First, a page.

Many people are shocked to see that a young girl named Tessa Virtue from Windsor, paired with another teenager, are the youngest pair from North America to win gold. The skaters who win medals in the Olympics have jumps that leave the audience breathless, but how can they do so when most people can barely jump high enough to make one revolution in the air? This relates to both the Olympics and the topic of physics. Physiology also relates to the winter Olympics. Skiing involves more muscle groups than jogging or running, so the overall cardiovascular demand and energy expenditure involved in skiing may be as high as, or higher than, the energy expenditure involved in jogging or running. The final topic that relates to the winter Olympics is psychology, and the relationships between personality and sport performance. Physics and biomechanics, physiology, and psychology are all associated with both the 2010 winter Olympics and science.
Physics or biomechanics is one of the largest common topics between science and the 2010 winter Olympics. In winter sports such as speed skating and ski jumping, air resistance is critically important, especially at fast speeds. Skaters perform quadruples that have fast rotation speeds, yet elegant and smooth take-offs and landings. In figure skating, the skater’s generally are not moving fast enough for air resistance to affect their jumps. To get the biggest jump, skaters take-off at about a 45 degree angle. They also generate as much take-off velocity as possible. Since the skater is already moving horizontally when he or she performs a jump, it would make sense to say that all they need to make the jump is a vertical velocity, equal to the incoming horizontal velocity. But in reality, the skaters horizontal speed is lost through friction caused by their skates and the ice. This friction may slow down the skater’s approach into the jump, but it will also allow the skater to push against the ice to generate the force they need to jump into the air and complete the required revolutions in the air. This information about the physics of skaters actions relates to both science and the winter Olympics.
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Another topic that deals with both the winter Olympics and science is physiology. Exposure to extreme cold can reduce the athlete’s core body temperature and maximal aerobic power, weakening the athlete’s performance. Opposite of that, moderate coldness may have a positive effect. Skiers must maintain an internal body temperature close to 98.6 0F (37 0C).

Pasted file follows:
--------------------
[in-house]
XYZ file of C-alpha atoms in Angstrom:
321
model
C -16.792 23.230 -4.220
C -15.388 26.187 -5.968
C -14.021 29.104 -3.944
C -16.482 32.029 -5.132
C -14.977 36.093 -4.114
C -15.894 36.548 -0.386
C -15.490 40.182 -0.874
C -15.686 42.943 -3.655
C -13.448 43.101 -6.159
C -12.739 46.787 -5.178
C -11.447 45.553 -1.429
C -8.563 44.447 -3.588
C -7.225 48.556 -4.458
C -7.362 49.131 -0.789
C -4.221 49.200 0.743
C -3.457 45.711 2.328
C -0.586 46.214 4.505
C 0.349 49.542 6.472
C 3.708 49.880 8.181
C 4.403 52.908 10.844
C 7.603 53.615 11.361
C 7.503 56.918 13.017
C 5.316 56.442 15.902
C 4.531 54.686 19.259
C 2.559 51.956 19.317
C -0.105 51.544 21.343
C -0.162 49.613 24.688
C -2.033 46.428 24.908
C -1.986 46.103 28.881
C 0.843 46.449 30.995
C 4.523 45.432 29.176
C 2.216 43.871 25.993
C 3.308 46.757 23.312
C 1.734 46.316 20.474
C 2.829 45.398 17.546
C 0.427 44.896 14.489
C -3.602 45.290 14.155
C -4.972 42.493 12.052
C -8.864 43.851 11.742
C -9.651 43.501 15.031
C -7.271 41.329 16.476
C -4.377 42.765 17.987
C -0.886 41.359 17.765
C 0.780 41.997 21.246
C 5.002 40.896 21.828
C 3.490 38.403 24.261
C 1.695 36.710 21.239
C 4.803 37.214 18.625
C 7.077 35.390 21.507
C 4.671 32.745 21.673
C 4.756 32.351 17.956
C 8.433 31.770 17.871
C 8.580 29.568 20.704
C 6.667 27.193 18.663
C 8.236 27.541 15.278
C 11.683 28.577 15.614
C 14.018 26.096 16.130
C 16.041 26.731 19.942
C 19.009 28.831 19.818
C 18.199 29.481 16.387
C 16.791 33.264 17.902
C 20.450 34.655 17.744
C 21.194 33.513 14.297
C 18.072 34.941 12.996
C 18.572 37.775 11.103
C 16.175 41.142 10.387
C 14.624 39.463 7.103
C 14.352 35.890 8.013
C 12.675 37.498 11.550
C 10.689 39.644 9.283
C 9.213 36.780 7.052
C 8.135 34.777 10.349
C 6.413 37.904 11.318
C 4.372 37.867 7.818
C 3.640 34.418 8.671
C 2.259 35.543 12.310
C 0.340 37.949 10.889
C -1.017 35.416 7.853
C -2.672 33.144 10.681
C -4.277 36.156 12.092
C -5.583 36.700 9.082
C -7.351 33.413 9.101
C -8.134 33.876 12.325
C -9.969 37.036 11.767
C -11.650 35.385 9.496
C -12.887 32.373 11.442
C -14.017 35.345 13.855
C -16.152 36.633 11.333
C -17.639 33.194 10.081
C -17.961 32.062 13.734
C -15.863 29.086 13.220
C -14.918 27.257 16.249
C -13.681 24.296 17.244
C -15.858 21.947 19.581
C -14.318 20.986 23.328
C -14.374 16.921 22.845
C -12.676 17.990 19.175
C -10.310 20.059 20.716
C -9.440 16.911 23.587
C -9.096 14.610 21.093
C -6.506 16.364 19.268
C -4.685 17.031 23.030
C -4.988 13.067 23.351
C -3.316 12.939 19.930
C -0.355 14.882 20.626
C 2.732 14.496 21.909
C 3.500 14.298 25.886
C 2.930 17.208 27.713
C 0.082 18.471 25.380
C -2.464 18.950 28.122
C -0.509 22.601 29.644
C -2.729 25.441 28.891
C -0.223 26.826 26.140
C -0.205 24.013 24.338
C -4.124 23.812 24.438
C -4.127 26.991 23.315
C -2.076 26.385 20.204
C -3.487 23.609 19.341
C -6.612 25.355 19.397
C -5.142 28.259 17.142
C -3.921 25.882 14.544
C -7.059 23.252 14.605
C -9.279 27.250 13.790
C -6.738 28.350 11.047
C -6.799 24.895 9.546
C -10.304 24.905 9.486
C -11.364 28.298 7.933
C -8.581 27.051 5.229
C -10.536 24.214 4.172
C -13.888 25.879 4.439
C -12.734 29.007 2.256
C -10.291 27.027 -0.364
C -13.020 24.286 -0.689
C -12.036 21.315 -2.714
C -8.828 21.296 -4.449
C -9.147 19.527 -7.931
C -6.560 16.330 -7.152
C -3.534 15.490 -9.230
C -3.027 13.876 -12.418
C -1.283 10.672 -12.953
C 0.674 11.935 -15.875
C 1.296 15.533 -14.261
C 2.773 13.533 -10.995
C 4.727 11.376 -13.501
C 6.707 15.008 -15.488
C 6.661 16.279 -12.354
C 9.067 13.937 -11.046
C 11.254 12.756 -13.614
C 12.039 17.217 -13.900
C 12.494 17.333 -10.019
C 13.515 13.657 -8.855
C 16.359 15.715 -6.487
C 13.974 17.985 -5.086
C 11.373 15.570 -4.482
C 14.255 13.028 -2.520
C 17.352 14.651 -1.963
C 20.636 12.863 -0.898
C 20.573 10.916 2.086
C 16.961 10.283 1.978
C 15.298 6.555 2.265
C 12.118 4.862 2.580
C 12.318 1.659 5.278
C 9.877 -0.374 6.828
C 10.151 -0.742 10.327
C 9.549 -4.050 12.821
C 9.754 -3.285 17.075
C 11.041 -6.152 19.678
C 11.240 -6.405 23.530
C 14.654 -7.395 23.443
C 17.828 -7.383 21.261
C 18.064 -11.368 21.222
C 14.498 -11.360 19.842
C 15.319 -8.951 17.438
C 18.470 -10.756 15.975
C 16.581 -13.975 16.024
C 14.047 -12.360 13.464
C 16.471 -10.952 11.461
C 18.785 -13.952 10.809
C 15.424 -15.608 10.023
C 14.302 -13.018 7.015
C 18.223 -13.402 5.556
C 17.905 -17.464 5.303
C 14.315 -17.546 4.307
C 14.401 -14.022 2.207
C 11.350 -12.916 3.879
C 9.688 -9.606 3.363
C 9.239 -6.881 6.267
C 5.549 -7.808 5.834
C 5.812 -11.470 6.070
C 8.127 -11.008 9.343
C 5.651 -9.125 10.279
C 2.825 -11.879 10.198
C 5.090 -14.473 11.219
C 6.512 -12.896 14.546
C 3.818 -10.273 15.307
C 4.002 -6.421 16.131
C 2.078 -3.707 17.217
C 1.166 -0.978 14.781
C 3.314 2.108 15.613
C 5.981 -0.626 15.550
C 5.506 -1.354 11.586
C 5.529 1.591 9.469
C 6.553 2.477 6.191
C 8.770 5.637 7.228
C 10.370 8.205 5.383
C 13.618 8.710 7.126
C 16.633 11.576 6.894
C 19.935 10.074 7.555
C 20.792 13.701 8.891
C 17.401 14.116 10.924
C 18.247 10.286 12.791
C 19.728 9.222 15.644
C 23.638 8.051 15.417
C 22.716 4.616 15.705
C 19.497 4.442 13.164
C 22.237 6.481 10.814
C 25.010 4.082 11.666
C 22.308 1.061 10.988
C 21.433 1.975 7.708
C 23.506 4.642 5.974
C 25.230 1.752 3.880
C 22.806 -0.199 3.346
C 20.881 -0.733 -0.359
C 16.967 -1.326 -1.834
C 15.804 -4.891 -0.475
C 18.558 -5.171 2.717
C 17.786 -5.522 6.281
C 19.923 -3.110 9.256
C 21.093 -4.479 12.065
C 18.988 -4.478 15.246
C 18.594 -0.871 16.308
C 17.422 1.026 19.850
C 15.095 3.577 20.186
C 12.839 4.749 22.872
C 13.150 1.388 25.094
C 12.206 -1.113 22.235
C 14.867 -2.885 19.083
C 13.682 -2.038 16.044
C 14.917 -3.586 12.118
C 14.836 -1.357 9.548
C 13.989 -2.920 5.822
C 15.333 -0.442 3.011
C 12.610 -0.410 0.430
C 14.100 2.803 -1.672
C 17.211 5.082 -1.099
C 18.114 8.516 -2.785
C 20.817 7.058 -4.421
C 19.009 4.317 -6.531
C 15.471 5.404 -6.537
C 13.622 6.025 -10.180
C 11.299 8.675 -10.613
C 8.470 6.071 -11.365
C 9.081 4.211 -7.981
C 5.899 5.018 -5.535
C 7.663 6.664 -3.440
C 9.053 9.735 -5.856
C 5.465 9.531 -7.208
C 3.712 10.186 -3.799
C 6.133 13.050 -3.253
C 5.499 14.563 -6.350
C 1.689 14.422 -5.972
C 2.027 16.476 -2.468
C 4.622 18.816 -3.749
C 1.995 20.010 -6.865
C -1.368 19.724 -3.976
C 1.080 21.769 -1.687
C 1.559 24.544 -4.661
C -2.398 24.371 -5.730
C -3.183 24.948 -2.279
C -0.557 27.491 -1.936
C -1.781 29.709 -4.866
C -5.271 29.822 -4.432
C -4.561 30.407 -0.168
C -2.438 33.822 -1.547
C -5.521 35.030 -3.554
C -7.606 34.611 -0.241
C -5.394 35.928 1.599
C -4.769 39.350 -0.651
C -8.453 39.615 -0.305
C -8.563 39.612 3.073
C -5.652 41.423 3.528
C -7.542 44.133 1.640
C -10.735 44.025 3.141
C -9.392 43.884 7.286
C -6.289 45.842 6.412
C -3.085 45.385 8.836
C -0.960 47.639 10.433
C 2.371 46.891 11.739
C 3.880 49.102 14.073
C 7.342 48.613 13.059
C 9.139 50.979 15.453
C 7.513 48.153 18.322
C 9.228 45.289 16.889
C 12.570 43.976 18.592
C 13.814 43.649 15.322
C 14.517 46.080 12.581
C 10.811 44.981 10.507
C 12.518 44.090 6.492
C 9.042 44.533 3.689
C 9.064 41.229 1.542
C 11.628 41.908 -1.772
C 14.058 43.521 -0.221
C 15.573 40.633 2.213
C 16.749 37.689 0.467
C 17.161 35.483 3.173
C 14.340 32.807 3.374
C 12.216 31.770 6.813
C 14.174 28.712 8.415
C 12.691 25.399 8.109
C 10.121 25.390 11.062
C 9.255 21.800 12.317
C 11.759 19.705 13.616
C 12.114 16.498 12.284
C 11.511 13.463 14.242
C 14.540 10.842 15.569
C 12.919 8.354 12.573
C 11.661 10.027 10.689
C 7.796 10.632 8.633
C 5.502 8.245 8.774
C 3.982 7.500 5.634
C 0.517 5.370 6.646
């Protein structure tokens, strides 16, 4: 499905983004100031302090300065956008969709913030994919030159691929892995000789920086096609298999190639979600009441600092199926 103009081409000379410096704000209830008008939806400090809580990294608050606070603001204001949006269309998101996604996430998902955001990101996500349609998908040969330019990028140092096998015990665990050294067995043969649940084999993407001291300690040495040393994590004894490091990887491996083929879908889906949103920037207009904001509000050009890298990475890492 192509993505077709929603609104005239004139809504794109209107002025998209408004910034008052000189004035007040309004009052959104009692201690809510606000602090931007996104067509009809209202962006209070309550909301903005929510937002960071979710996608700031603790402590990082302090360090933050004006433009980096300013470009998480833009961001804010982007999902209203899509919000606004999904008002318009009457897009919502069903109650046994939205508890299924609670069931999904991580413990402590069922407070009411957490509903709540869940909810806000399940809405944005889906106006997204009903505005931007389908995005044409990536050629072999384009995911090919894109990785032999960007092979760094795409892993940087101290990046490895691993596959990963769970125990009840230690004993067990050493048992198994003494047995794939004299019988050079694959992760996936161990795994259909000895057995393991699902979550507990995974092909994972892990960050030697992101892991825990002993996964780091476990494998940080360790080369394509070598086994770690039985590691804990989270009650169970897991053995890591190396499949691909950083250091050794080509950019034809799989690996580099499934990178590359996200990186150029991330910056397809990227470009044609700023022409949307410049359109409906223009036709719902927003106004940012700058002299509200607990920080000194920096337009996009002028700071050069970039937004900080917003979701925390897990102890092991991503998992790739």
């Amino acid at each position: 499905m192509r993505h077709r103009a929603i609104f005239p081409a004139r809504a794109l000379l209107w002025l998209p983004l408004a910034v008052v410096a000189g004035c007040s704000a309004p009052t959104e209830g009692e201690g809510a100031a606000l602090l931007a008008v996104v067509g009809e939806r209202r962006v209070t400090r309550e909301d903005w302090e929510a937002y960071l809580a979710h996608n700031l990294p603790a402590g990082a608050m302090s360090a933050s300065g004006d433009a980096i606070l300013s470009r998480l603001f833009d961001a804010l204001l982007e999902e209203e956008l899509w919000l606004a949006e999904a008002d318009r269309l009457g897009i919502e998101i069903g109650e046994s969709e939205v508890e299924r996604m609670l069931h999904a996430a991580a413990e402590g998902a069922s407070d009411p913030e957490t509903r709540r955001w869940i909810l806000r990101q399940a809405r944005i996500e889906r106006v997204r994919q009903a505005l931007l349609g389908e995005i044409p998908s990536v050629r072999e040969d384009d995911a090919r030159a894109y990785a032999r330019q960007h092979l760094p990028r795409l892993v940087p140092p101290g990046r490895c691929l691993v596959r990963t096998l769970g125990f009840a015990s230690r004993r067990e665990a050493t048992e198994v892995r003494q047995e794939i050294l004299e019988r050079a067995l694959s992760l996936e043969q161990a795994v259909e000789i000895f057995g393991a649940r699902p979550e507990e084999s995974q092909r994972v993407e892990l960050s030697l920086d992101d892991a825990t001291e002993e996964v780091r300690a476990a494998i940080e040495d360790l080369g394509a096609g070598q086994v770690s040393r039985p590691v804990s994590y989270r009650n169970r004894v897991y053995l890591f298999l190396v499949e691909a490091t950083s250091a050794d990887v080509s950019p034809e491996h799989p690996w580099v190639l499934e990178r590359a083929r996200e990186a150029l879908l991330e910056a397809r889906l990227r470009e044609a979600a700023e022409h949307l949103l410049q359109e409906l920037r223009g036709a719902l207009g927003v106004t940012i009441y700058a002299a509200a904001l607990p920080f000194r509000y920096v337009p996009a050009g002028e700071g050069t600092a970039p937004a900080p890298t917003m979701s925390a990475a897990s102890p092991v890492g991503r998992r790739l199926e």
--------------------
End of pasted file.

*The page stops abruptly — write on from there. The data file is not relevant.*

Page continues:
Therefore, during exposure to a cold environment, the normal body temperature is maintained by increasing heat production and/or reducing the rate of heat loss (heat conservation).
Heat production can be increased by voluntary exercise or by shivering. Heat conservation is accomplished behaviourally by adding clothing or physiologically by constricting the vessels that carry blood to the skin and to regions of the body such as the ears, feet, and hand. Also, research has shown that the performance of endurance exercise is enhanced by cooler environmental conditions and by treatments such as brief pre-exercise cold showers. Both severe and moderate cold can harmfully affect the performance of activities that depend on high levels of anaerobic power. For these reasons, physiology relates to the winter Olympics.
Another topic in science that relates to the 2010 Olympics is psychology. Firstly, some relationships do exist between personality and sport performance, but no specific personality consistently discriminates athletes from non-athletes. Also, positive mental health is directly related to athletic success. Compared with non-athletes, top level skiers tend to have a lower level of tension and depression, about equal levels of anger, significantly higher vigour, and less fatigue and confusion. Nowadays, a big psychological issue in ski jumping is anorexia, because the less they weigh, the farther they will glide, which is the key to this sport. Another way the topic of psychology relates to the winter sports is the method of team selection. While most do not agree with this idea, some sport psychologists use psychological tests to select teams. Many do not like this idea because the tests are not perfect and it may be unfair to many athletes. For these reasons and more, the topic of psychology relates to the 2010 winter Olympics.
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In conclusion, the three topics of science that relate to the 2010 winter Olympics are physics or biomechanics, physiology, and psychology.